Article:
Don’t be surprised when you can bang out a few more reps than you usually can. This is due to the fact your muscles are now more resilient to applied stress (weights) and will not fatigue as fast as they usually do.

Creatine Responders vs. Non-Responders

Believe it or not, some people do not respond to Creatine supplementation! If you are one of those people, it’s okay, don’t be upset. Most people will create, though. However, those who do not respond to Creatine simply have higher amounts of Creatine in their bodies already.

It’s like you are naturally supplementing with Creatine! So, you get the benefits of Creatine and you get to save some money. The reason why supplementing with MORE Creatine will not yield more results is simply because there is a threshold after which effectiveness diminishes. Therefore, while 5 grams of Creatine is the effective dosage, taking 10 grams will not yield double the results. You will be just flushing your money (Creatine) down the toilet.

Forms of creatine

a man is holding a cup of coffee in a duffel bag

Every day, a new form of Creatine appears on the market claiming to be the next best thing. However, Creatine Monohydrate -the most basic form- is the most well-researched form of Creatine and the most credible. Here is a list of various Creatine forms:

  • Creatine Monohydrate
  • Creatine HCL
  • Creatinol O-phosphate
  • Creatine Nitrate
  • Creatine Phosphate
  • CEE -Creatine Ethyl Ester-
  • Kre-Alkalyn

What is the Most well-studied form of Creatine?

Creatine Monohydrate.

What is the Most Effective Form of Creatine?

Creatine Monohydrate.

What About CEE and Kre-Alkalyn?

CEE and Kre-Alkalyn are bunk. Save your money.

This is not to suggest that ALL other forms of Creatine are bunk and have no benefits. In fact, some do. For instance, very few individuals experience diarrhea and stomach ache when supplementing with Creatine Monohydrate. Thus, a different form of Creatine that has a higher uptake would be beneficial to those individuals.

This would allow them to get the benefits of Creatine without experiencing the aforementioned side effects. Such useful forms are: Creatine HCL and Creatine Phosphate.

NOTE: Most individuals who experience diarrhea and stomach ache upon ingestion of Creatine Monohydrate are merely using too much Creatine. Thus, an easy fix would be to stick to regular dosing recommendations.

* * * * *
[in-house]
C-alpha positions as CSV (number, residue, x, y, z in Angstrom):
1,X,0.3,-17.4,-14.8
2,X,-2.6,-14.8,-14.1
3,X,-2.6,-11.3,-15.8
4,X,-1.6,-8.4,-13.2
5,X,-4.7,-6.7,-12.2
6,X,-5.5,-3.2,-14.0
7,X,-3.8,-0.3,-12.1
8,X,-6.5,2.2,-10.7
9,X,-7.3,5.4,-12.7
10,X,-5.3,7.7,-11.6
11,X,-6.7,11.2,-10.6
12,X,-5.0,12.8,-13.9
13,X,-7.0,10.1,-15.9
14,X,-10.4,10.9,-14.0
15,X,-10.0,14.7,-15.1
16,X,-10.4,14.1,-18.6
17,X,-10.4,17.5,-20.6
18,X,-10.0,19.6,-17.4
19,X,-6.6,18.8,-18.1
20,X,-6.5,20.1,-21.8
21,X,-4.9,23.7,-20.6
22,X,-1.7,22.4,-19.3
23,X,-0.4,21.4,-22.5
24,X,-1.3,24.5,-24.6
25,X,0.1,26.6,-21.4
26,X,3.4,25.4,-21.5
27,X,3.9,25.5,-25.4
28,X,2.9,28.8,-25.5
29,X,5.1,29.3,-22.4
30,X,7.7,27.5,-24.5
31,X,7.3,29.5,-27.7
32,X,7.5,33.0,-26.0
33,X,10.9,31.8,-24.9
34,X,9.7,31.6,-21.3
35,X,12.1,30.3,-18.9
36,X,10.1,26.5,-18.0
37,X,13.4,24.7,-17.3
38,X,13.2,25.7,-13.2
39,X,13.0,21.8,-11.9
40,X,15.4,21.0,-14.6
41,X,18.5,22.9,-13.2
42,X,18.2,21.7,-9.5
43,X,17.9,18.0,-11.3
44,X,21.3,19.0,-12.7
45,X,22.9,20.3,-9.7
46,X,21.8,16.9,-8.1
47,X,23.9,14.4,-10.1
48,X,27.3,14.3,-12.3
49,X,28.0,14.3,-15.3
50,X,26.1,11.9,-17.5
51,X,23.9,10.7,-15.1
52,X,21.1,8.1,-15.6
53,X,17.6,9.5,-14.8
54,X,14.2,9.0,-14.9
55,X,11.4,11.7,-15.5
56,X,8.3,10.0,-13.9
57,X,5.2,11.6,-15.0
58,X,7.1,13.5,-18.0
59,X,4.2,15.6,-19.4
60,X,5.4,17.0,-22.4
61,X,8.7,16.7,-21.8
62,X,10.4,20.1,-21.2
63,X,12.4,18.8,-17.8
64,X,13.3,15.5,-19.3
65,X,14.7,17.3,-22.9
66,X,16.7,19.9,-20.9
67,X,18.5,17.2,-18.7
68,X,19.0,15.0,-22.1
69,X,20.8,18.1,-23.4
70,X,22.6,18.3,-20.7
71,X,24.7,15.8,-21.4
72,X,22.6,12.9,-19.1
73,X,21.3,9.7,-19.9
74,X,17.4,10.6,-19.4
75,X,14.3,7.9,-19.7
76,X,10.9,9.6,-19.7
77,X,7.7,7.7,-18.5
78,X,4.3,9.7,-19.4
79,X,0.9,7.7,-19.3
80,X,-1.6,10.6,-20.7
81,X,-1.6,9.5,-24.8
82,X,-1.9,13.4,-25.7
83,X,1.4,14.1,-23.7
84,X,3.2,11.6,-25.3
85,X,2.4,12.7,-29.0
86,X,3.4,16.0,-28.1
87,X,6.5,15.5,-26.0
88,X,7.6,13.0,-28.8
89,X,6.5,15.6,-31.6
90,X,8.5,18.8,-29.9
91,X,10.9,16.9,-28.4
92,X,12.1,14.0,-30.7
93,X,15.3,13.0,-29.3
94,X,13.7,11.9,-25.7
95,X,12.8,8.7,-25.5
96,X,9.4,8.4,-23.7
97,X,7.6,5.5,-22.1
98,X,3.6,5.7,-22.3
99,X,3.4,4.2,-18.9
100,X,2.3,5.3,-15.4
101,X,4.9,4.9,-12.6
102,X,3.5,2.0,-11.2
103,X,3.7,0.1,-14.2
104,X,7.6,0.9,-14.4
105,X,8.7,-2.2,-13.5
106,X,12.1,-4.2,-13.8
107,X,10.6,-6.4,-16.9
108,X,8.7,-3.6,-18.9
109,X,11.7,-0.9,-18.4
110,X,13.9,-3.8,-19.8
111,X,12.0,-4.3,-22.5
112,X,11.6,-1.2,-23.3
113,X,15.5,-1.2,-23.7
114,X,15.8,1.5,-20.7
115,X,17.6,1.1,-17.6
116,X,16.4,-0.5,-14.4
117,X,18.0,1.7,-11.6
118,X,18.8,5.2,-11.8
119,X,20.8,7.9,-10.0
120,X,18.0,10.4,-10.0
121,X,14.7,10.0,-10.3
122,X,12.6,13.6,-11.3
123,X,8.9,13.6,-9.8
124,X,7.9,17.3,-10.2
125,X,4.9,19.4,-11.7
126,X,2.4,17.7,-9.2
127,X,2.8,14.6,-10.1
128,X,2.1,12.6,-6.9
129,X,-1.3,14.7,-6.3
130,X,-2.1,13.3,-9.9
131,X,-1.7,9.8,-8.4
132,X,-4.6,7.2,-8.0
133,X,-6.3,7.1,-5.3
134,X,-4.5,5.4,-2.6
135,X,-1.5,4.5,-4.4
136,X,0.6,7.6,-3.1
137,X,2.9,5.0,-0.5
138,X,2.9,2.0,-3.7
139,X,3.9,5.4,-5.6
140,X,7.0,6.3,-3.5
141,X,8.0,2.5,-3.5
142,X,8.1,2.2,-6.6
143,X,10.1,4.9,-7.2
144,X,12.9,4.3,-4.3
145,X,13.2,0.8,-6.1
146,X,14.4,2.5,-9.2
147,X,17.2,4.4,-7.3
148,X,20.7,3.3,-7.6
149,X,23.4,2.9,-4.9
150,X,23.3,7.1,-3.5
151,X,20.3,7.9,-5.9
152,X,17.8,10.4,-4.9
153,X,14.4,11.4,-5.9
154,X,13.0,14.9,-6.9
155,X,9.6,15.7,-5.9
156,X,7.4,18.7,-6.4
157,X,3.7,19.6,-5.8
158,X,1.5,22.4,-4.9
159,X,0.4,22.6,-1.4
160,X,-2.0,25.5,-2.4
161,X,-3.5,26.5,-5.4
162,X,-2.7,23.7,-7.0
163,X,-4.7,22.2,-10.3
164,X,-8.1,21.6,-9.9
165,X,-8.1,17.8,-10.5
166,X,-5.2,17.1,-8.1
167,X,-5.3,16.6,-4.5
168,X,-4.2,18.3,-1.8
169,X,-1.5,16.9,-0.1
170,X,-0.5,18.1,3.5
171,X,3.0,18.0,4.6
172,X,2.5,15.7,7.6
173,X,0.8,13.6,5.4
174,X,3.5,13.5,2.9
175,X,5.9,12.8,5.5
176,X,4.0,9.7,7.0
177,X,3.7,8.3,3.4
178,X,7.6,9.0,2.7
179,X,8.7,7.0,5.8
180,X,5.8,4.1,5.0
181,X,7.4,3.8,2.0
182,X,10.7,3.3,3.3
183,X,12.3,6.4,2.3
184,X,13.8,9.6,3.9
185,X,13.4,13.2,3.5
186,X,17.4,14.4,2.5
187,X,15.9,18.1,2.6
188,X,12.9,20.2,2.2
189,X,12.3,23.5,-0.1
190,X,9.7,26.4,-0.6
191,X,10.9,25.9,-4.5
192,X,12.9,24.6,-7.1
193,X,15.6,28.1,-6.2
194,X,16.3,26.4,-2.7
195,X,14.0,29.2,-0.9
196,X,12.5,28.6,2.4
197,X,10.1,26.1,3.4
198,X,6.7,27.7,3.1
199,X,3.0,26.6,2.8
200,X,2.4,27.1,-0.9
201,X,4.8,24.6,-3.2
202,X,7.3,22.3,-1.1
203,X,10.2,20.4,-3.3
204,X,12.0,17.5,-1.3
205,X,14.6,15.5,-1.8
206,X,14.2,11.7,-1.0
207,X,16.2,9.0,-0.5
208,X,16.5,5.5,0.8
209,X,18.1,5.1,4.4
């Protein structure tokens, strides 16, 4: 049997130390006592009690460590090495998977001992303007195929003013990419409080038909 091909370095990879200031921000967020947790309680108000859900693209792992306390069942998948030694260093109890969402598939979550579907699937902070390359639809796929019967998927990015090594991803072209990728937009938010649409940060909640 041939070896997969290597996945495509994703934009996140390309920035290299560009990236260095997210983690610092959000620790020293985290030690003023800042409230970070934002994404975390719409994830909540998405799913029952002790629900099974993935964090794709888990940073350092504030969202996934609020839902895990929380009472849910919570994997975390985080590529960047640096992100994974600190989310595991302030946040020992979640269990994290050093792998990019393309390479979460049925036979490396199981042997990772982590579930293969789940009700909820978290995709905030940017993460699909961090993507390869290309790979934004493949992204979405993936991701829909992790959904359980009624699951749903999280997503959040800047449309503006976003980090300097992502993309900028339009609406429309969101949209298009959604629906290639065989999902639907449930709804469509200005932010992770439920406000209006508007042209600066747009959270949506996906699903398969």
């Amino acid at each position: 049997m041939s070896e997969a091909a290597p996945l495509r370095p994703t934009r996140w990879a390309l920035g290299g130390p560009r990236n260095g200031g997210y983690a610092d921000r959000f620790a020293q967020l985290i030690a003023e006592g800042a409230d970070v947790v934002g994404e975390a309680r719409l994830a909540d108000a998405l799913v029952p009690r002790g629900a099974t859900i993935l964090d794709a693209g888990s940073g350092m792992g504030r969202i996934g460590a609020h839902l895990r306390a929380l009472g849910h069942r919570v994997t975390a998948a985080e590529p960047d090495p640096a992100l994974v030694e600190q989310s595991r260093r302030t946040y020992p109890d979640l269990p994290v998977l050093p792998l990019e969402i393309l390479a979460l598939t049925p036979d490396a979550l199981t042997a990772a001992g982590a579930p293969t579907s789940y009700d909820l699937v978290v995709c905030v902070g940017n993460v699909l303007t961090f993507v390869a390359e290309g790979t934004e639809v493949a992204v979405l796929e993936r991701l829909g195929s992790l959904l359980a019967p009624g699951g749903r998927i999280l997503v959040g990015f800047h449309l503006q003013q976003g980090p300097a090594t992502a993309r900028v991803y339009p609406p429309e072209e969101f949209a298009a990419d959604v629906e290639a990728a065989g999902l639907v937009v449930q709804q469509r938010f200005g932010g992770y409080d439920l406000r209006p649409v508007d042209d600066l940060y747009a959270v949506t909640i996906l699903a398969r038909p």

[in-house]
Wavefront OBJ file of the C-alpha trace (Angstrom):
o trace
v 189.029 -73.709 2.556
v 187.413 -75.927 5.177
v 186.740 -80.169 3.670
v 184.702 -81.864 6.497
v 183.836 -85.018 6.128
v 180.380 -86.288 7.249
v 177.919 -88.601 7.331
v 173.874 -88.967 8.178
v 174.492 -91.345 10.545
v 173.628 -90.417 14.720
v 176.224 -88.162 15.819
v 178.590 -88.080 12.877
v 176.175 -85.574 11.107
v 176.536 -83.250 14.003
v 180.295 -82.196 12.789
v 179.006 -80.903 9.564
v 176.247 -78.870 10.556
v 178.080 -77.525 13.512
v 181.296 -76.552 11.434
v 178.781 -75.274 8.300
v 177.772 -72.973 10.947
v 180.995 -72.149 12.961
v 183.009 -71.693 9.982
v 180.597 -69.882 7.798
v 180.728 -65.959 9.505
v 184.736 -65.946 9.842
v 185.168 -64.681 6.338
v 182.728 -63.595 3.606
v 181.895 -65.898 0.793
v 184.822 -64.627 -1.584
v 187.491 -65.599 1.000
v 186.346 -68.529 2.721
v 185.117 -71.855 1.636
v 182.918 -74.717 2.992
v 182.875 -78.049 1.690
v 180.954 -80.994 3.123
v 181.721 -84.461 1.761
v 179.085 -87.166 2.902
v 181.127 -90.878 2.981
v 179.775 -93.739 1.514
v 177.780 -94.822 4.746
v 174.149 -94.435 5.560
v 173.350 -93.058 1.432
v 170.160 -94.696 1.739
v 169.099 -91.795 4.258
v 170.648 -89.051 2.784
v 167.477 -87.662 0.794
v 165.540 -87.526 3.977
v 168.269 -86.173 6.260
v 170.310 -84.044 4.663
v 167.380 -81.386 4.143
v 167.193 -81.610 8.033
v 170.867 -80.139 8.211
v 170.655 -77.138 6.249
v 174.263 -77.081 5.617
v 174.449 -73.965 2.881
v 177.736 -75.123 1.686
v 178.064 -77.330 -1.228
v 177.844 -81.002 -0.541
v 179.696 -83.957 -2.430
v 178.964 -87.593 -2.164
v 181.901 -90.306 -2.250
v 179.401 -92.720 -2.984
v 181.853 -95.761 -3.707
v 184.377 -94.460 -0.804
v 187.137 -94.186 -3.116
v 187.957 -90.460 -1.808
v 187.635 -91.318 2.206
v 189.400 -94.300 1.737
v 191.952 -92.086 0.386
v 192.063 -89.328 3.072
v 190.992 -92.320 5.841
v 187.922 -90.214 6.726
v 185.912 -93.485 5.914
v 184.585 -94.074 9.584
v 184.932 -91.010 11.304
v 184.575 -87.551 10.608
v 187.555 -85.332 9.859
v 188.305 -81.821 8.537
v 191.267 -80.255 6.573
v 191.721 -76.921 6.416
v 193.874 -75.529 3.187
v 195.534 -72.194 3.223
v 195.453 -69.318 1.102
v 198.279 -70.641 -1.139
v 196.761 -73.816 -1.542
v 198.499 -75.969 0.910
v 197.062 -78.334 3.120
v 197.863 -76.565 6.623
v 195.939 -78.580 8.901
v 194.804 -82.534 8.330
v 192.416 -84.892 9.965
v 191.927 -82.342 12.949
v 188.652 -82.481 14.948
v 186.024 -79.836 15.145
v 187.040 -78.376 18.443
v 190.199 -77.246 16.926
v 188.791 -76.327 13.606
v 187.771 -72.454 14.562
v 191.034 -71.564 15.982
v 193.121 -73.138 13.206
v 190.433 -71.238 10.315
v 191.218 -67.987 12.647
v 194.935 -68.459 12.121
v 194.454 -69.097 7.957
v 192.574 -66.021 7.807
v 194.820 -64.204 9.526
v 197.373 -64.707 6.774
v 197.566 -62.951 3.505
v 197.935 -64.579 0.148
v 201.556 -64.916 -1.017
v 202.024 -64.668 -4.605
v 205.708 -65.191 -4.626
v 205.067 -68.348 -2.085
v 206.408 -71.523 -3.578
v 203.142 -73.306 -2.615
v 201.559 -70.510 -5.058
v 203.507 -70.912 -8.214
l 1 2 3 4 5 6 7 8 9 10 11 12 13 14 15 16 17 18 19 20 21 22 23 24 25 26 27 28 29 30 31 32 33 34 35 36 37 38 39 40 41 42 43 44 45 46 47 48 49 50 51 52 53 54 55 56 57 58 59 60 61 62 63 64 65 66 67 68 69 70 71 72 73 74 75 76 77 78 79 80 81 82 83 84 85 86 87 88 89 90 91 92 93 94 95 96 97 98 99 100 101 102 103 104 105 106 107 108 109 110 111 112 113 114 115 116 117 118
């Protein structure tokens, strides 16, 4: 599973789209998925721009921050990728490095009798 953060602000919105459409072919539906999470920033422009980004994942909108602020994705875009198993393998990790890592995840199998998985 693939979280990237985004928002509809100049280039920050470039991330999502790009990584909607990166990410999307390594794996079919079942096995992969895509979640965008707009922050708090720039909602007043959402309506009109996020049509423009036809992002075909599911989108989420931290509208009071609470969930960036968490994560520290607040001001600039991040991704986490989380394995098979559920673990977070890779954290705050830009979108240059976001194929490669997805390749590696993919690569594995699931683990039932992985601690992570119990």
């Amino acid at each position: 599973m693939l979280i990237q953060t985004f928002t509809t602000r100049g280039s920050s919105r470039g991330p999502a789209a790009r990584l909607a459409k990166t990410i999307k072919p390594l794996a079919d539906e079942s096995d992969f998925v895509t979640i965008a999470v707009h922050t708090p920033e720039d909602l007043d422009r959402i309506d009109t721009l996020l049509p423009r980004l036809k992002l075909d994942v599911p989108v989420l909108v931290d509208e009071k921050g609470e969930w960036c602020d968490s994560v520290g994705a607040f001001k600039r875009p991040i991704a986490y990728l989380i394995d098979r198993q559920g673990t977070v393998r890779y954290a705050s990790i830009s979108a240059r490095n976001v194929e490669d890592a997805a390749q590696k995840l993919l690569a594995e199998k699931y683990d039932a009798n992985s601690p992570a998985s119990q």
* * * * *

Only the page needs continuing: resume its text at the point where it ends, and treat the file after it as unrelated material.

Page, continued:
Creatine Safety

All up-to-date studies have confirmed the safety of Creatine supplementation even after long periods of usage. However, since Creatine degrades into Creatinine, those with pre-existing liver and kidney disease SHOULD NOT use Creatine!

Otherwise, if you are a healthy adult, you can supplement with Creatine indefinitely. Creatine does NOT need to be recycled.

Creatine Side Effects

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When taken as directed, creatine is generally considered safe for most people. However, like any supplement or medication, creatine can cause side effects in some individuals. The majority of people who take creatine do not experience any adverse effects. Here are some potential side effects and considerations associated with creatine supplementation:

Common Creatine Side Effects

  1. Water Retention: Creatine can cause your muscles to draw water from the rest of your body, leading to water retention. This might increase your body weight slightly but is generally not harmful.

  2. Muscle Cramping: Some people report experiencing muscle cramps while taking creatine. Staying well-hydrated can often alleviate this side effect.

  3. Digestive Issues: In some cases, creatine supplementation can cause stomach discomfort, diarrhea, or nausea. Taking creatine with food or splitting the dosage throughout the day might help reduce these issues.

Rare Creatine Side Effects

  1. Kidney Damage: There have been concerns about creatine affecting kidney function, especially in people with pre-existing kidney conditions. However, research suggests that creatine is safe for healthy individuals when taken at recommended doses. If you have kidney problems, it’s essential to consult a healthcare professional before taking creatine.